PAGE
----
It all began in 1954 when I petitioned a Lords committee for permission to promote a personal renunciation bill. They courteously rejected my petition on the grounds that a peerage concerned the whole nation and should be dealt with by a public bill. Two years later the government itself abandoned the hereditary principle in its long-awaited Life Peers Bill. But when someone tried to move an amendment to eliminate compulsory inheritance, the government said it was outside the scope of the bill, and it was ruled out of order. So it went on. It was like trying to wrestle with a fog.

Father and I tackled all these stages together and agreed that there was nothing to be done until he died. This was the most dismal part of it all. Yet, characteristically, he gathered fresh material for this posthumous project with infinite zest, humour and ingenuity, knowing he would not be there to see it used. What a help he would be at this lonely moment and how he would be enjoying it all.

So far everything has gone as we expected. The Committee of Privileges, by confining itself rigidly to a study of the law (some of it going back to the 13th century), has published a report that is of such monumental irrelevance to what is at stake that it will prove most helpful to my case.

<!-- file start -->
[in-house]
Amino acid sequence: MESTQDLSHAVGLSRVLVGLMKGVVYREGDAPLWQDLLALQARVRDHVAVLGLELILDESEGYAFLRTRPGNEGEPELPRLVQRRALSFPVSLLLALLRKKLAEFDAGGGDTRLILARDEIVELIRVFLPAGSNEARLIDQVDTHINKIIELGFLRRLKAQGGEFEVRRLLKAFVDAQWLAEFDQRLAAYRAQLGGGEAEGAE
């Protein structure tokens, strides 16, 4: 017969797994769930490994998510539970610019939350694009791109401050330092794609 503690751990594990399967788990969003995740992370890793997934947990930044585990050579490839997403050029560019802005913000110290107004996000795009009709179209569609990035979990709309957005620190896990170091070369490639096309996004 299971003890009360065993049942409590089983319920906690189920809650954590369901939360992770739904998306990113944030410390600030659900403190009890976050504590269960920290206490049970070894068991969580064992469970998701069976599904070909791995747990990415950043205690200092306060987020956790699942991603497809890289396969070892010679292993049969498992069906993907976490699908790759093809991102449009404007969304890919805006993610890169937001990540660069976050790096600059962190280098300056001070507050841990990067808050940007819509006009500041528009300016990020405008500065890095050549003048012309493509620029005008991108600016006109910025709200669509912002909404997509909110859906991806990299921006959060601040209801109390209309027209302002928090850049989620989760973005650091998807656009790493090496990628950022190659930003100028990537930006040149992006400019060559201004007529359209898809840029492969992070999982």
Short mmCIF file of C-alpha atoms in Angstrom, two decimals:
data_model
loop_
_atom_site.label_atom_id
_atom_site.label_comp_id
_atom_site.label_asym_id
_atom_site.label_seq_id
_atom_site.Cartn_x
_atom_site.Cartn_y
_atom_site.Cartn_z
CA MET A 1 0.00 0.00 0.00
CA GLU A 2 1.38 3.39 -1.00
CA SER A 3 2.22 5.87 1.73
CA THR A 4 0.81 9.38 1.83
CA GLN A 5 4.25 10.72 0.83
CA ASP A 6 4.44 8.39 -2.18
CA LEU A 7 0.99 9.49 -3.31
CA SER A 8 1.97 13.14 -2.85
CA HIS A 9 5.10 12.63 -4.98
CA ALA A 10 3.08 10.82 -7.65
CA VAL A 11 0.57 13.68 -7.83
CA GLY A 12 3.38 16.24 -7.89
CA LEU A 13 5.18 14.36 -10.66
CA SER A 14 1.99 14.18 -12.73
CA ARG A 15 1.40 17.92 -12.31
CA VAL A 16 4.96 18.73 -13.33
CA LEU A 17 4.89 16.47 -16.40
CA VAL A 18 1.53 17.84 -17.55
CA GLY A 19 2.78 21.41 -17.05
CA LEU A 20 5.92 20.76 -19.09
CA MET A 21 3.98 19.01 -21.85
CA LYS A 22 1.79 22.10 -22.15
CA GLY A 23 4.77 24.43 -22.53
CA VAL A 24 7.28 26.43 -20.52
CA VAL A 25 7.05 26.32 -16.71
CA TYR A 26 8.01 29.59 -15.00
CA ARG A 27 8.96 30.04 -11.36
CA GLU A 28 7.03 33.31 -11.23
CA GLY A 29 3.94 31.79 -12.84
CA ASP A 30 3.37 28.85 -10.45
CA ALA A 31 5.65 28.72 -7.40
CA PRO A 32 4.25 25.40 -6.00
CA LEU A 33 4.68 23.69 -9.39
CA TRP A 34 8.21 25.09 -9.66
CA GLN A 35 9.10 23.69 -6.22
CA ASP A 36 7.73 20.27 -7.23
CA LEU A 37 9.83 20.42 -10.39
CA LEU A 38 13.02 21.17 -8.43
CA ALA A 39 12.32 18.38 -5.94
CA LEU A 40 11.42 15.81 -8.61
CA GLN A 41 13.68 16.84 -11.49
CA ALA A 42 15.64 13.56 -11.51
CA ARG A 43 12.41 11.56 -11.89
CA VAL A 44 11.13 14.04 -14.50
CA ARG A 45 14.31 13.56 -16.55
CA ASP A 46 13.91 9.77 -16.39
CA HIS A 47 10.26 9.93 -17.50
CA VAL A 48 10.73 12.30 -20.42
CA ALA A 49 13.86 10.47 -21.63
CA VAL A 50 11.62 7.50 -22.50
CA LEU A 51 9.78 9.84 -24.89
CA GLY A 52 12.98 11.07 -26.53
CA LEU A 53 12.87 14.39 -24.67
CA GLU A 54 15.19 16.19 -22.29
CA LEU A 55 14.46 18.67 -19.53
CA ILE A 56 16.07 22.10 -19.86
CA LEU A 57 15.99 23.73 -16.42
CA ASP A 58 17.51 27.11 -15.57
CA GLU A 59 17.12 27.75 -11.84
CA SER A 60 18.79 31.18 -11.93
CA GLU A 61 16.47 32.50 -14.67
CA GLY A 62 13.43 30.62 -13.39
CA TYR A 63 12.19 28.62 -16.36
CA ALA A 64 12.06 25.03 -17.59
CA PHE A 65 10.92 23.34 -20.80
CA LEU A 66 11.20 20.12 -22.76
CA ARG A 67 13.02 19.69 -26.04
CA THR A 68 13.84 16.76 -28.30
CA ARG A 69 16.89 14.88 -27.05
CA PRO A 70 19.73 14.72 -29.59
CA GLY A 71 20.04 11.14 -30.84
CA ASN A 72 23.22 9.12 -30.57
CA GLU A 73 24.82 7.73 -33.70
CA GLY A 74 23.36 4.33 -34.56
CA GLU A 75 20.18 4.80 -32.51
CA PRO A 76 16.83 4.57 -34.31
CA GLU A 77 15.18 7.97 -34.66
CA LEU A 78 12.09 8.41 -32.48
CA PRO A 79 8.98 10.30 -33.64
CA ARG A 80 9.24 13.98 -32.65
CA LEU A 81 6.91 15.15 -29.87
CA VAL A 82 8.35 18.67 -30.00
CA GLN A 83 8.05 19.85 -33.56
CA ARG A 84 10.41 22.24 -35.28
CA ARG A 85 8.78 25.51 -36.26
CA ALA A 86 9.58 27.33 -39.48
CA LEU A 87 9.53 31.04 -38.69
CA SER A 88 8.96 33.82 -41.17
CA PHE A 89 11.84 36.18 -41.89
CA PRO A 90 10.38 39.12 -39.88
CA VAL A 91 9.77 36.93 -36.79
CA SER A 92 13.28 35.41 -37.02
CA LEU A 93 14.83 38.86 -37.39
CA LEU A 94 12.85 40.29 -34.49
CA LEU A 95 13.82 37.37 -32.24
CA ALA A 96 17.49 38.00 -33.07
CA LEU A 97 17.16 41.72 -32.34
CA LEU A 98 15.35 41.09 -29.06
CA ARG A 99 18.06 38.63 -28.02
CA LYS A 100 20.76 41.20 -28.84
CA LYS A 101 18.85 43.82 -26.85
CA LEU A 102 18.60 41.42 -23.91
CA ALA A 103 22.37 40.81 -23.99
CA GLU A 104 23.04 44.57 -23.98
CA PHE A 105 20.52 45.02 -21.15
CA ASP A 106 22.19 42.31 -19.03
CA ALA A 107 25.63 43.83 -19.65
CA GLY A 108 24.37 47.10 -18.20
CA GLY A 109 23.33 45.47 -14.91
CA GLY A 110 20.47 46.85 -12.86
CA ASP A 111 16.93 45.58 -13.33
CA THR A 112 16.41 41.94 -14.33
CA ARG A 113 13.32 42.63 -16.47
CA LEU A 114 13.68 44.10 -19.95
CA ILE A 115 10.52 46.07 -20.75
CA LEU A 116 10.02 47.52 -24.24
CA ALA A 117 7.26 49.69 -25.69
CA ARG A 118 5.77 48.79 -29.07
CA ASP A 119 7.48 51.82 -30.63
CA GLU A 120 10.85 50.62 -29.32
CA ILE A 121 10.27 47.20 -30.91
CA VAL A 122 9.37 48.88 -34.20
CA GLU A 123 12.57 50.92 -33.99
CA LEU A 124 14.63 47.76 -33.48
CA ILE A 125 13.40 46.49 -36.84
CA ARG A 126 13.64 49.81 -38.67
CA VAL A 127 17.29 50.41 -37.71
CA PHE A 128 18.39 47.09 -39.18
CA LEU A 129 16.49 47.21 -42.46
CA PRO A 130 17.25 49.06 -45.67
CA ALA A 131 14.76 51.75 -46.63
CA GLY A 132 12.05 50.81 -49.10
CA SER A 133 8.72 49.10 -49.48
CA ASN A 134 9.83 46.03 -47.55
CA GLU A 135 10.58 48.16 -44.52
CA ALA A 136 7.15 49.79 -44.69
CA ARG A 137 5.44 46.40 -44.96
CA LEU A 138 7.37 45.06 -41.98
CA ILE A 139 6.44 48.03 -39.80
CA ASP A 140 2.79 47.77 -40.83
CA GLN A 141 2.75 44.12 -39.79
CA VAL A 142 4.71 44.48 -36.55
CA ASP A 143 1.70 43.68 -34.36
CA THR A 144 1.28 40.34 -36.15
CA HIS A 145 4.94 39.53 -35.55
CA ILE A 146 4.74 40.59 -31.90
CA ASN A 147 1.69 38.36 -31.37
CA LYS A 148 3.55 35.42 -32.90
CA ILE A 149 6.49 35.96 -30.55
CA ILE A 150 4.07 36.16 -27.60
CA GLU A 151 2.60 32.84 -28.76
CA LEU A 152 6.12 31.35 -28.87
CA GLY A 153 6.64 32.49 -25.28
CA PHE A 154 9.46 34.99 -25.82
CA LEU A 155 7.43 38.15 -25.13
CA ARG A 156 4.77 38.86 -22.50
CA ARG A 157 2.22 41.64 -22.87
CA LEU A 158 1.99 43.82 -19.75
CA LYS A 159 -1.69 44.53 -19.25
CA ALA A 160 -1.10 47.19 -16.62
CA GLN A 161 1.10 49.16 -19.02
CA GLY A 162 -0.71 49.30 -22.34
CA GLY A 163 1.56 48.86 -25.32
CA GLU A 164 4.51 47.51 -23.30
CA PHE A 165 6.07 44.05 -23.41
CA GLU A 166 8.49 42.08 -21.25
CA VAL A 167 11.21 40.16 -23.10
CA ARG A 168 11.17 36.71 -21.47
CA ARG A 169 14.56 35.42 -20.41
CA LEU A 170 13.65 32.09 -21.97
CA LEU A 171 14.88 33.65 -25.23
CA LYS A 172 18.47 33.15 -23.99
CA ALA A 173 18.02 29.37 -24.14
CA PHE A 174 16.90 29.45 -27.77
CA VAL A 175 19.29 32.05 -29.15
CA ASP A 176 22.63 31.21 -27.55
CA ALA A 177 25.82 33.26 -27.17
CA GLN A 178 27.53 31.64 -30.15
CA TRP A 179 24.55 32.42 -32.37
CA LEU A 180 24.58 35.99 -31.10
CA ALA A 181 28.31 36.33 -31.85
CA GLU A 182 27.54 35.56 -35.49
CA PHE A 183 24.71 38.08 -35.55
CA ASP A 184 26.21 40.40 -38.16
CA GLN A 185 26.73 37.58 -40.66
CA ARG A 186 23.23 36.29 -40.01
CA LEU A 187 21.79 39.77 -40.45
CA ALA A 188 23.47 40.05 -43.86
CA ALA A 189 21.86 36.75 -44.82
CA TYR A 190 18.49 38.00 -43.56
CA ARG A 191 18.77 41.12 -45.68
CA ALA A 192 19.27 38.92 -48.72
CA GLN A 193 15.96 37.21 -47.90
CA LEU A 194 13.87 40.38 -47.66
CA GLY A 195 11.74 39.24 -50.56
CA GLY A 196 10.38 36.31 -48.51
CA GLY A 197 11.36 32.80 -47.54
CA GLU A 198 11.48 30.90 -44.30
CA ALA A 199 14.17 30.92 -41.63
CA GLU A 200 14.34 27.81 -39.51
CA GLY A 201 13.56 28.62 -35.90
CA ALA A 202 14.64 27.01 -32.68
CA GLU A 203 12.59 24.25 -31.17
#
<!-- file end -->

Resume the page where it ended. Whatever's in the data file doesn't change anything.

Happily the privilege report will not be the only document before the House when the debate takes place. A petition from the electors of Bristol signed by many thousands of them (98 per cent approached have done so) will be presented the same day.

The House will, therefore, after Easter, have a perfectly simple decision to take. If there is a conflict of duty between willing elected membership of the Commons and unwilling inherited membership of the Lords, which should take precedence? Which is more important – the choice of the electors expressed through the ballot box or the notional will of the Crown embodied in an archaic writ of summons?

Knowing the pride the Commons takes in its independence and the sense of fair play of MPs, I have no doubt what its answer would be in a perfectly free vote. Nor evidently has Mr [R A] Butler, or he would not find it necessary to issue a whip. It is almost certain that a by-election will be forced on my constituency “to pick a new MP”.

If Bristol people want me to stand again, this campaign could mobilise all those who are getting impatient with the hidebound traditionalism of which this case is just one tiny example. This is part of a wider malaise of living in the past that is stifling our national vitality today. And when Bristol speaks on polling day, there will be no whips to keep it in line.